Burton is not only incredibly good on both ends of the floor, but getting better seemingly every day. Her shot selection is nearly impeccable, taking a steady diet of threes and layups (though many of the latter are difficult shots) and getting to the line with incredible consistency (see the above eye-popping free throw rate for evidence), generally avoiding the midrange like the plague with the exception of a handful of tough floaters.
Though her steal numbers declined somewhat over the back half of the season, Burton’s hands are as quick as ever, and her defensive instincts remain elite. Her leadership qualities, as a sophomore captain, are as clear as day, and her clutch shotmaking is ever-present (sent the Marquette game to overtime with a late floater, did the same against Indiana with a remarkable and-1, hit a dagger three against Michigan at home, among others).
There isn’t really a hole in Burton’s game, which isn't to say individual pieces couldn’t be bettered. The fact is, though, to suggest specific improvements at this point would be picking nits.
So let’s do just that!
It would be nice to see Burton take a few more shots at times, especially from beyond the arc with the way her range developed down the season’s stretch. For all her aforementioned skill at getting to the foul line, she sometimes appears to make layups tougher than they have to be. Foul trouble was occasionally a problem down the stretch, though much of that is a natural byproduct of her necessarily aggressive defense.
That’s about it!
Burton was already tremendously important to this team. During the 2019-20 season, Northwestern was 7-0 when she scored over 15 points, 9-0 when she secured at least five steals, 10-0 when she hit at least four free throws, 11-0 when she hit at least half of her threes, and 12-0 when she nabbed at least six rebounds. All of that is circumstantial of course, but its a statistical way of saying what anybody who watched this team could see: each of Burton’s contributions on a game-by-game basis are incredibly valuable.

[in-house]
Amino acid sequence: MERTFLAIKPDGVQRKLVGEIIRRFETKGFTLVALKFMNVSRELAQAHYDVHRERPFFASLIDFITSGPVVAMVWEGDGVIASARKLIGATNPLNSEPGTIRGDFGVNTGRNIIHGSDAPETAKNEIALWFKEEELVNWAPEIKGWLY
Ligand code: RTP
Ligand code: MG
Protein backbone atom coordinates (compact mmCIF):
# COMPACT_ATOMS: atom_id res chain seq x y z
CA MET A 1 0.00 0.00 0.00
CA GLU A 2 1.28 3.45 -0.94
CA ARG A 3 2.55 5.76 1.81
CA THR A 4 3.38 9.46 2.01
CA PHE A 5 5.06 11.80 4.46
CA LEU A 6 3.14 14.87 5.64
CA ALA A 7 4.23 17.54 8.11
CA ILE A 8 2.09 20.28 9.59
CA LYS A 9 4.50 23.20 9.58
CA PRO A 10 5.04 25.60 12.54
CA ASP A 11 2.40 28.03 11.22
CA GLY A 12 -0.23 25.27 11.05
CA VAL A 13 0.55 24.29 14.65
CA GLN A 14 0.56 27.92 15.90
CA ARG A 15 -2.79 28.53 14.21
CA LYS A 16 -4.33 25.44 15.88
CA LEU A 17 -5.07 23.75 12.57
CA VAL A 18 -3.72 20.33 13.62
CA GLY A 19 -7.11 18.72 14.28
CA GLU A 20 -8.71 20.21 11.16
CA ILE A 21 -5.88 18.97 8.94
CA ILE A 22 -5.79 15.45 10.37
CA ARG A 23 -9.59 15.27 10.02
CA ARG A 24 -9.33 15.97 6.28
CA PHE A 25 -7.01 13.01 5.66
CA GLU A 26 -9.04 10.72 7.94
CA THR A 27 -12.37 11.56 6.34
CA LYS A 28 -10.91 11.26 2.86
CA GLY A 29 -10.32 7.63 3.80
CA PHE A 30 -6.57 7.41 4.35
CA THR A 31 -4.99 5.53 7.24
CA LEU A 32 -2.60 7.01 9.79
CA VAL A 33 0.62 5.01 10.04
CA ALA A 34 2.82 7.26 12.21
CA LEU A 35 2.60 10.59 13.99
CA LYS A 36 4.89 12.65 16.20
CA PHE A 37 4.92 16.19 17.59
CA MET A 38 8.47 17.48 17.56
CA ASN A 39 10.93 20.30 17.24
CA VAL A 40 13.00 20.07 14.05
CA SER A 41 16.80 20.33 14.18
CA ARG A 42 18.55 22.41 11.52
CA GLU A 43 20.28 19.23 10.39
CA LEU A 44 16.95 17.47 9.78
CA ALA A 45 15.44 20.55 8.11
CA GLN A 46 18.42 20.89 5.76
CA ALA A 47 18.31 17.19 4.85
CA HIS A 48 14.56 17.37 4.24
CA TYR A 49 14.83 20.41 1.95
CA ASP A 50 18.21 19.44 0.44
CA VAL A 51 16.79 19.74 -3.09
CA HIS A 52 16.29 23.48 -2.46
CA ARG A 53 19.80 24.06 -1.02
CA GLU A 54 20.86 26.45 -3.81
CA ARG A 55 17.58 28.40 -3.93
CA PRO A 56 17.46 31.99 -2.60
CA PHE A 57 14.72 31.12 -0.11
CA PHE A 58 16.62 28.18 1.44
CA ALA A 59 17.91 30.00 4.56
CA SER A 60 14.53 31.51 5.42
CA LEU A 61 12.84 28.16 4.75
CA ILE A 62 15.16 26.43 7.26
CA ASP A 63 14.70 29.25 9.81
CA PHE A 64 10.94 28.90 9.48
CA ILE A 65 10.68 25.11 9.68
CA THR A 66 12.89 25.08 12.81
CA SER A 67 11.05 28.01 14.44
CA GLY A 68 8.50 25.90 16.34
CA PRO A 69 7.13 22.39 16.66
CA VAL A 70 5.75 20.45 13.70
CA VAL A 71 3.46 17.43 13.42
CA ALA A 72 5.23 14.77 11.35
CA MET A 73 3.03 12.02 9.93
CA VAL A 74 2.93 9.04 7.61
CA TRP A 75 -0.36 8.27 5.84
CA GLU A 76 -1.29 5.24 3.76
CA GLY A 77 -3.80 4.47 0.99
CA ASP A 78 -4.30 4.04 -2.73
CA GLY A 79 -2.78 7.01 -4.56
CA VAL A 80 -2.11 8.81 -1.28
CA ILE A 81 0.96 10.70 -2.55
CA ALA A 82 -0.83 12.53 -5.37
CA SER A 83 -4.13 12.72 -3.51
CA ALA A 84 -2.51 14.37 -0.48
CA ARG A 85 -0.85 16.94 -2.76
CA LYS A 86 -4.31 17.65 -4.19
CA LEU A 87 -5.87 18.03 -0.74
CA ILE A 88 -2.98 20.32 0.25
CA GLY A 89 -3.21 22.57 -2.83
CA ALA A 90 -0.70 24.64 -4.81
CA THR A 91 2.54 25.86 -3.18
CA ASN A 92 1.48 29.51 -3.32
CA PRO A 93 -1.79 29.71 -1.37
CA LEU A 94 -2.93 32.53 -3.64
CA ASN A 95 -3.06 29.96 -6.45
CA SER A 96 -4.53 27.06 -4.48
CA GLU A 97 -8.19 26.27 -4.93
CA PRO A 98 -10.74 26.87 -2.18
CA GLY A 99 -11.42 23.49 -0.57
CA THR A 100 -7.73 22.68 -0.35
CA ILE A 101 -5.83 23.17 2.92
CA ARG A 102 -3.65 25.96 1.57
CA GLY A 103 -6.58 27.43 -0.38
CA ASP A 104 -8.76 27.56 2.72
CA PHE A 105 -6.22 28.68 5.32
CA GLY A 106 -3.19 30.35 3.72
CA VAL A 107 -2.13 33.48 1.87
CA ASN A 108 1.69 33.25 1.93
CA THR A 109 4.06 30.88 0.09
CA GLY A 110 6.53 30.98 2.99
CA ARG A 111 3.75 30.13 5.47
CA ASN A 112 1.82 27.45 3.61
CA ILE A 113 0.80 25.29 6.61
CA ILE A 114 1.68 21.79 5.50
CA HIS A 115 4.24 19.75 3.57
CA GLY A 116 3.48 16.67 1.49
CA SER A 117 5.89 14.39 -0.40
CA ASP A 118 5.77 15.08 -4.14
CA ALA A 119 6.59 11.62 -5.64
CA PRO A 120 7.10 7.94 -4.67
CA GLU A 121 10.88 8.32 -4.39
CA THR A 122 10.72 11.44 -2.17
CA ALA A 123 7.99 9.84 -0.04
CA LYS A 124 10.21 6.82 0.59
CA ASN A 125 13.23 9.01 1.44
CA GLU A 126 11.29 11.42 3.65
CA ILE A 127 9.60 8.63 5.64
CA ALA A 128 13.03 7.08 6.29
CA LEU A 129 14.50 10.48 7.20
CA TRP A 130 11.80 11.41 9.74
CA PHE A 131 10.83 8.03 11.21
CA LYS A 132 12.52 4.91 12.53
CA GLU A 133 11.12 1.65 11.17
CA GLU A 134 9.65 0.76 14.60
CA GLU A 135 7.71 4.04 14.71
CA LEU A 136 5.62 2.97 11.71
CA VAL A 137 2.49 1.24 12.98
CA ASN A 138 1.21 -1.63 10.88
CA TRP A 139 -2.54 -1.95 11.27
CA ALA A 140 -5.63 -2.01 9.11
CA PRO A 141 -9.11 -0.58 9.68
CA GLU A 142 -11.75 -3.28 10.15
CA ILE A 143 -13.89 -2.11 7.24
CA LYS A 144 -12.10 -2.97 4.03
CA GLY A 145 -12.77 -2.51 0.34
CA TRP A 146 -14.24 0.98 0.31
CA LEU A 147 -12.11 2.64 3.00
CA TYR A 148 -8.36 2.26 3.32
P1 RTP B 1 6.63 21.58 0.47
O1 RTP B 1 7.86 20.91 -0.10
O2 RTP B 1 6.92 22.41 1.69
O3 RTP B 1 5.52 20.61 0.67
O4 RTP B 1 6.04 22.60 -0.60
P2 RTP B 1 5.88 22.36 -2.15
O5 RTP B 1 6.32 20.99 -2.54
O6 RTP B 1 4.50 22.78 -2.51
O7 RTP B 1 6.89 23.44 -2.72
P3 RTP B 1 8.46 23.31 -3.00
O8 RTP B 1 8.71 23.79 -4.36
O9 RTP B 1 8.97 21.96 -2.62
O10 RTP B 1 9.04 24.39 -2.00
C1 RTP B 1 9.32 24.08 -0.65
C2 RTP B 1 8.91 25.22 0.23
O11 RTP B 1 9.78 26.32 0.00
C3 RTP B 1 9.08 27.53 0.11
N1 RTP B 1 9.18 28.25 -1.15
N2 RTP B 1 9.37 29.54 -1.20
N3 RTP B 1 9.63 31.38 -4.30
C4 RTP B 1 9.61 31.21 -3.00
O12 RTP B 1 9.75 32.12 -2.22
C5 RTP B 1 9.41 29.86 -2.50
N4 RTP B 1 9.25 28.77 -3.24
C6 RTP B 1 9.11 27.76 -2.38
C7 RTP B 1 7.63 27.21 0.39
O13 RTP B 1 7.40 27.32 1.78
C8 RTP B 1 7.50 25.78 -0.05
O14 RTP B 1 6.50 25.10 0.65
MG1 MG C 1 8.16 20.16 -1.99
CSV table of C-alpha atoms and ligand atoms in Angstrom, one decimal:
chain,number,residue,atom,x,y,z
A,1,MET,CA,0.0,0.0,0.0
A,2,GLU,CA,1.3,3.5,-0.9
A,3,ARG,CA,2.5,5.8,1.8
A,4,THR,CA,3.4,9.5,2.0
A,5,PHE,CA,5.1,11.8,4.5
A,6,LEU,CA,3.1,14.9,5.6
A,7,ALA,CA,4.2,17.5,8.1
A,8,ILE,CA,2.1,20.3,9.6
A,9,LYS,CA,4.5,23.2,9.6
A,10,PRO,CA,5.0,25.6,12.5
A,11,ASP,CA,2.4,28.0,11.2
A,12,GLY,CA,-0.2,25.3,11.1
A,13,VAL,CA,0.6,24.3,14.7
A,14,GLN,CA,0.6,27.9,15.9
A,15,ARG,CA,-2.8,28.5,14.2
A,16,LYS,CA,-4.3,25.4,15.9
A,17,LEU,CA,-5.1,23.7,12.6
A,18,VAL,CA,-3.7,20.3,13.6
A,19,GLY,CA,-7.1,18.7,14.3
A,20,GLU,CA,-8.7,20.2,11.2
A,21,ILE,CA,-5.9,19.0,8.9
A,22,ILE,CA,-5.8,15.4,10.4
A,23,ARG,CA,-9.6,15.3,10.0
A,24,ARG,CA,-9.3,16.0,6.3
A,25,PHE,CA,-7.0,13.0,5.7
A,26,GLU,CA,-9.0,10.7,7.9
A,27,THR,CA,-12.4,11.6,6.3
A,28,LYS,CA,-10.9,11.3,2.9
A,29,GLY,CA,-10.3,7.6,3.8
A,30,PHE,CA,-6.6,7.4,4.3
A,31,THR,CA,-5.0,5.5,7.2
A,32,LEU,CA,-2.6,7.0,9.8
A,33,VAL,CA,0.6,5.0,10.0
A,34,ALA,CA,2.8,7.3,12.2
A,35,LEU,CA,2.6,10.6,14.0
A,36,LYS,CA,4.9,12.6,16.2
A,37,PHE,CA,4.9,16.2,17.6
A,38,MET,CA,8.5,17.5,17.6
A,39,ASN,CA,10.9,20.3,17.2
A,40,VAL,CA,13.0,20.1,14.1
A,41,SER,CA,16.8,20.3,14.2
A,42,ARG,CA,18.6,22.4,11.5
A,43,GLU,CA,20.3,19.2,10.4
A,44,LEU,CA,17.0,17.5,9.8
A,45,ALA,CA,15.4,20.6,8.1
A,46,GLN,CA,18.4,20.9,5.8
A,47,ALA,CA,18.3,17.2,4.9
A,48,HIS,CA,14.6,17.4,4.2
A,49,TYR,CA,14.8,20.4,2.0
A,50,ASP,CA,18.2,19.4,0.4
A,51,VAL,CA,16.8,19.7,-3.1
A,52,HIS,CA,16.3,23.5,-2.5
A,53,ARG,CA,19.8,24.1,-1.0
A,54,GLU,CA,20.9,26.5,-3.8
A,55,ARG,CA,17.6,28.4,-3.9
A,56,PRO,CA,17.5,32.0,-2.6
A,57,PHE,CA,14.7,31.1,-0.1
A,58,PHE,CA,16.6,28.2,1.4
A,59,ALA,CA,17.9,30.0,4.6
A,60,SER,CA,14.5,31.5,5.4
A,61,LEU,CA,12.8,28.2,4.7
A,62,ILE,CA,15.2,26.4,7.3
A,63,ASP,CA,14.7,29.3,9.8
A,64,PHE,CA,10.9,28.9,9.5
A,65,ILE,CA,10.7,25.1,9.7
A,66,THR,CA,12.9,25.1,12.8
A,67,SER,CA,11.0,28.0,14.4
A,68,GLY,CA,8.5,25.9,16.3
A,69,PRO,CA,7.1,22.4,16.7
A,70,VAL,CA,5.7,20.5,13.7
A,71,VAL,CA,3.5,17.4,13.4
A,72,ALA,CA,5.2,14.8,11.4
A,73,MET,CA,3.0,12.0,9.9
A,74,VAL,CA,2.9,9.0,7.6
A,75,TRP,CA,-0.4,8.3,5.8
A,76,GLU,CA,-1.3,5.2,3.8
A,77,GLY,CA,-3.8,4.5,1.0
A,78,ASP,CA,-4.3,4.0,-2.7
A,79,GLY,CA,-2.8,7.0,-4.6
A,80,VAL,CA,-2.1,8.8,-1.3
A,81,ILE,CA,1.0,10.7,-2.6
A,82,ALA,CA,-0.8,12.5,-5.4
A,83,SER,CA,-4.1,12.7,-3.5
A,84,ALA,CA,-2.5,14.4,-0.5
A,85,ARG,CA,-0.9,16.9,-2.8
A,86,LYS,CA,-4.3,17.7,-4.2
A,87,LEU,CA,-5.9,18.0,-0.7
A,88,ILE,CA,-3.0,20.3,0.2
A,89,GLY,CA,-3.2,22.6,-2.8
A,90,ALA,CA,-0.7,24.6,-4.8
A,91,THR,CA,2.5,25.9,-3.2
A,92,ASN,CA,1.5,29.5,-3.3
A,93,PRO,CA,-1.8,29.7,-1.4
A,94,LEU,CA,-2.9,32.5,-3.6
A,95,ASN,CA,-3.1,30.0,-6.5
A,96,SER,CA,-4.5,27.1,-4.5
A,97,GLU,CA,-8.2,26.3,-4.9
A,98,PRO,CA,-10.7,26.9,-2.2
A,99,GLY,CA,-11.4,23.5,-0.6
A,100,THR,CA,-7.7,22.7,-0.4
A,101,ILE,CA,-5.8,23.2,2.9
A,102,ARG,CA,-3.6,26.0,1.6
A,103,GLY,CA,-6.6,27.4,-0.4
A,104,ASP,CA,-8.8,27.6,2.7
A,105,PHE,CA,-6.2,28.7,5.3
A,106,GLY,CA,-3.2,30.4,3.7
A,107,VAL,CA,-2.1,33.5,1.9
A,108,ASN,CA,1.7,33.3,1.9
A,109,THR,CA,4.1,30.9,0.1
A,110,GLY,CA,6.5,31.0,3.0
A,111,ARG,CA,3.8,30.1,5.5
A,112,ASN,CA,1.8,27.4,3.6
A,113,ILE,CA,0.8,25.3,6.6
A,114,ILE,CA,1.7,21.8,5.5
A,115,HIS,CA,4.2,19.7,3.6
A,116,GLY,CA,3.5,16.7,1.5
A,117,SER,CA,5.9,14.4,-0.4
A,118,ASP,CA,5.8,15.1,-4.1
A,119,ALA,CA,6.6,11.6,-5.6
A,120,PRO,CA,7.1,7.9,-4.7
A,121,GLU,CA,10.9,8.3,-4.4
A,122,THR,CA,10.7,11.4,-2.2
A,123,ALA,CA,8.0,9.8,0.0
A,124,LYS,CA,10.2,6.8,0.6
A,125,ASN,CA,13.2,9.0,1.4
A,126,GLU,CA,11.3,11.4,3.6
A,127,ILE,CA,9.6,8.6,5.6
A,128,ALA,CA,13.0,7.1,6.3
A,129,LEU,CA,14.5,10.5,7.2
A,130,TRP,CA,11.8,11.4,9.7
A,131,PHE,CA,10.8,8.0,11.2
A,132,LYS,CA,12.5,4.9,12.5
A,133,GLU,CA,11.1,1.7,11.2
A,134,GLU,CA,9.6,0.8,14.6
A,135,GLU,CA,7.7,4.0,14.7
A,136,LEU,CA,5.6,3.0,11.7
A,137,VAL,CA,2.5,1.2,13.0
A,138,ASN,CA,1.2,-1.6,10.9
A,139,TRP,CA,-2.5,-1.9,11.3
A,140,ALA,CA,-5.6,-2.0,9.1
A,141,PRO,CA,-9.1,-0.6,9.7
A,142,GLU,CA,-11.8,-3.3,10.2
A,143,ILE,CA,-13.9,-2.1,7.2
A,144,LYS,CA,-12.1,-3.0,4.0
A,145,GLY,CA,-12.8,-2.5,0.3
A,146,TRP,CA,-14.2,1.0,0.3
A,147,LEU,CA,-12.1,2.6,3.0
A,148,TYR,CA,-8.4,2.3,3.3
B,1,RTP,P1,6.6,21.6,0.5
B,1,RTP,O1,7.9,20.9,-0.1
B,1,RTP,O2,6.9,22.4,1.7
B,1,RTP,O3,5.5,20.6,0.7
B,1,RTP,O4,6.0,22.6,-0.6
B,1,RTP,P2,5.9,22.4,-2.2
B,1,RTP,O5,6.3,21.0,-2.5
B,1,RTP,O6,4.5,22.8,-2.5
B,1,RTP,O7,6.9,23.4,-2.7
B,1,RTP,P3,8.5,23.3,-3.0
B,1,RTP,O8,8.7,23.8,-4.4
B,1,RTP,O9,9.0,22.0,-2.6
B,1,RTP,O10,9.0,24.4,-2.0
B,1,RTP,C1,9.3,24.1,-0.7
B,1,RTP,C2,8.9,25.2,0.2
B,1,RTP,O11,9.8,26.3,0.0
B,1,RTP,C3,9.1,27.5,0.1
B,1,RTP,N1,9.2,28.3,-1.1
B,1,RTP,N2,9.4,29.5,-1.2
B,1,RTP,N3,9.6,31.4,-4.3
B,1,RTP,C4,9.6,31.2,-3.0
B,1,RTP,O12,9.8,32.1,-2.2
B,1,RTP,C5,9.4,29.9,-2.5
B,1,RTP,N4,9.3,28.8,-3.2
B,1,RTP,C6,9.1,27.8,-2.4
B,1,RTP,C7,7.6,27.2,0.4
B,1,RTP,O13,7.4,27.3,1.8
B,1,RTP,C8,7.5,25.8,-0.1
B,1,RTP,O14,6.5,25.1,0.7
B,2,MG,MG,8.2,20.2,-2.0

Well, she’s about to have even more weight on her shoulders. With Abi Scheid and Abbie Wolf departing, there are plenty of points to be picked up, and there’s only so much more Lindsey Pulliam can do on offense. Burton is going to have to pick up some of that scoring slack, while continuing to do all the little things she does at the highest level.
That’s a lot to ask. But if there’s one thing we learned this year, it’s that the sophomore is more than capable of rising to the challenge.
The Bottom Line
During February, Veronica Burton was an All-American.
Northwestern won all eight games they played during the month, encompassing the end of the regular season and wins over three NCAA Tournament teams and a WNIT team, in Nebraska, that was a pesky thorn in the Wildcats’ side.
Burton’s numbers: 16.4 points per game, 63% from the field, 67% from three, 85% from the line, 4.3 assists per game, 4.9 rebounds per game, 2.5 turnovers per game, 2.1 steals per game.
It’s no coincidence that February was when Northwestern played its best basketball. As their point guard goes, the Wildcats go. And when she’s playing the way she played down the stretch of this season, she can take her team just about anywhere.